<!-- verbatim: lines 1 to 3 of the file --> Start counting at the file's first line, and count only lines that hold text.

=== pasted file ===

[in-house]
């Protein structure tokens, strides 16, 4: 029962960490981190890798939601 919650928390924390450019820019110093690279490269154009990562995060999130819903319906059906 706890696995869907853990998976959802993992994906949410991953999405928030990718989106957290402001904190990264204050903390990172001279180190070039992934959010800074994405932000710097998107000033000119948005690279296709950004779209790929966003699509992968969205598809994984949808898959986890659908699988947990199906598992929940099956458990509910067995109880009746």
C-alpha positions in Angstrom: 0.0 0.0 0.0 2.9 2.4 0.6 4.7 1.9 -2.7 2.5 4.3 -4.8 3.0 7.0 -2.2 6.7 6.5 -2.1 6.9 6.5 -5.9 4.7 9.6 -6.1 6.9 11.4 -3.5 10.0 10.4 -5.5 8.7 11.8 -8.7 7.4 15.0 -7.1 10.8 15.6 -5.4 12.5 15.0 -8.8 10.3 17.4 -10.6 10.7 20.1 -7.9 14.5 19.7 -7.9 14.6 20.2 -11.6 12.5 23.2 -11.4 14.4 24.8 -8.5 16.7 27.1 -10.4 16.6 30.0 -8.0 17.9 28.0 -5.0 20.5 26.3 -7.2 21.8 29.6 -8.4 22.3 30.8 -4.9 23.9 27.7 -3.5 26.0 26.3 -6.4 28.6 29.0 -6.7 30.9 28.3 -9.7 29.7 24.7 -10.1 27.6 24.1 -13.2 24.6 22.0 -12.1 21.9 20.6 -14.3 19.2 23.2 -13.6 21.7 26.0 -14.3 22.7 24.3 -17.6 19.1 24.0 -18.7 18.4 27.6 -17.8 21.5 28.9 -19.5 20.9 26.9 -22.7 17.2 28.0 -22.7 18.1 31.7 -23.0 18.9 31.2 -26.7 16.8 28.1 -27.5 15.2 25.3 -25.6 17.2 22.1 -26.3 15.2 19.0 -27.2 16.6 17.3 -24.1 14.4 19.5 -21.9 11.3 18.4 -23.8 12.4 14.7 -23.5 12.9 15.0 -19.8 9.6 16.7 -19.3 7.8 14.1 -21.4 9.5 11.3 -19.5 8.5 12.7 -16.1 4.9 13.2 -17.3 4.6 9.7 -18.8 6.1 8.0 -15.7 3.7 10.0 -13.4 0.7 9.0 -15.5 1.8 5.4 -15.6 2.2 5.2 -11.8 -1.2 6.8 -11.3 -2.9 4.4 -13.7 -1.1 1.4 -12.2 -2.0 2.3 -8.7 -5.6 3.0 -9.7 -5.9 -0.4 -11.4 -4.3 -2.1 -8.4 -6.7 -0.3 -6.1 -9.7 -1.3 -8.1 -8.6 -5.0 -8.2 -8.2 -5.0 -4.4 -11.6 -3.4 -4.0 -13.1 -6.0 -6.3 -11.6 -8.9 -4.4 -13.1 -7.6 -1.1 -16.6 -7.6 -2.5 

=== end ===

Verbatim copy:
[in-house]
């Protein structure tokens, strides 16, 4: 029962960490981190890798939601 919650928390924390450019820019110093690279490269154009990562995060999130819903319906059906 706890696995869907853990998976959802993992994906949410991953999405928030990718989106957290402001904190990264204050903390990172001279180190070039992934959010800074994405932000710097998107000033000119948005690279296709950004779209790929966003699509992968969205598809994984949808898959986890659908699988947990199906598992929940099956458990509910067995109880009746």
C-alpha positions in Angstrom: 0.0 0.0 0.0 2.9 2.4 0.6 4.7 1.9 -2.7 2.5 4.3 -4.8 3.0 7.0 -2.2 6.7 6.5 -2.1 6.9 6.5 -5.9 4.7 9.6 -6.1 6.9 11.4 -3.5 10.0 10.4 -5.5 8.7 11.8 -8.7 7.4 15.0 -7.1 10.8 15.6 -5.4 12.5 15.0 -8.8 10.3 17.4 -10.6 10.7 20.1 -7.9 14.5 19.7 -7.9 14.6 20.2 -11.6 12.5 23.2 -11.4 14.4 24.8 -8.5 16.7 27.1 -10.4 16.6 30.0 -8.0 17.9 28.0 -5.0 20.5 26.3 -7.2 21.8 29.6 -8.4 22.3 30.8 -4.9 23.9 27.7 -3.5 26.0 26.3 -6.4 28.6 29.0 -6.7 30.9 28.3 -9.7 29.7 24.7 -10.1 27.6 24.1 -13.2 24.6 22.0 -12.1 21.9 20.6 -14.3 19.2 23.2 -13.6 21.7 26.0 -14.3 22.7 24.3 -17.6 19.1 24.0 -18.7 18.4 27.6 -17.8 21.5 28.9 -19.5 20.9 26.9 -22.7 17.2 28.0 -22.7 18.1 31.7 -23.0 18.9 31.2 -26.7 16.8 28.1 -27.5 15.2 25.3 -25.6 17.2 22.1 -26.3 15.2 19.0 -27.2 16.6 17.3 -24.1 14.4 19.5 -21.9 11.3 18.4 -23.8 12.4 14.7 -23.5 12.9 15.0 -19.8 9.6 16.7 -19.3 7.8 14.1 -21.4 9.5 11.3 -19.5 8.5 12.7 -16.1 4.9 13.2 -17.3 4.6 9.7 -18.8 6.1 8.0 -15.7 3.7 10.0 -13.4 0.7 9.0 -15.5 1.8 5.4 -15.6 2.2 5.2 -11.8 -1.2 6.8 -11.3 -2.9 4.4 -13.7 -1.1 1.4 -12.2 -2.0 2.3 -8.7 -5.6 3.0 -9.7 -5.9 -0.4 -11.4 -4.3 -2.1 -8.4 -6.7 -0.3 -6.1 -9.7 -1.3 -8.1 -8.6 -5.0 -8.2 -8.2 -5.0 -4.4 -11.6 -3.4 -4.0 -13.1 -6.0 -6.3 -11.6 -8.9 -4.4 -13.1 -7.6 -1.1 -16.6 -7.6 -2.5 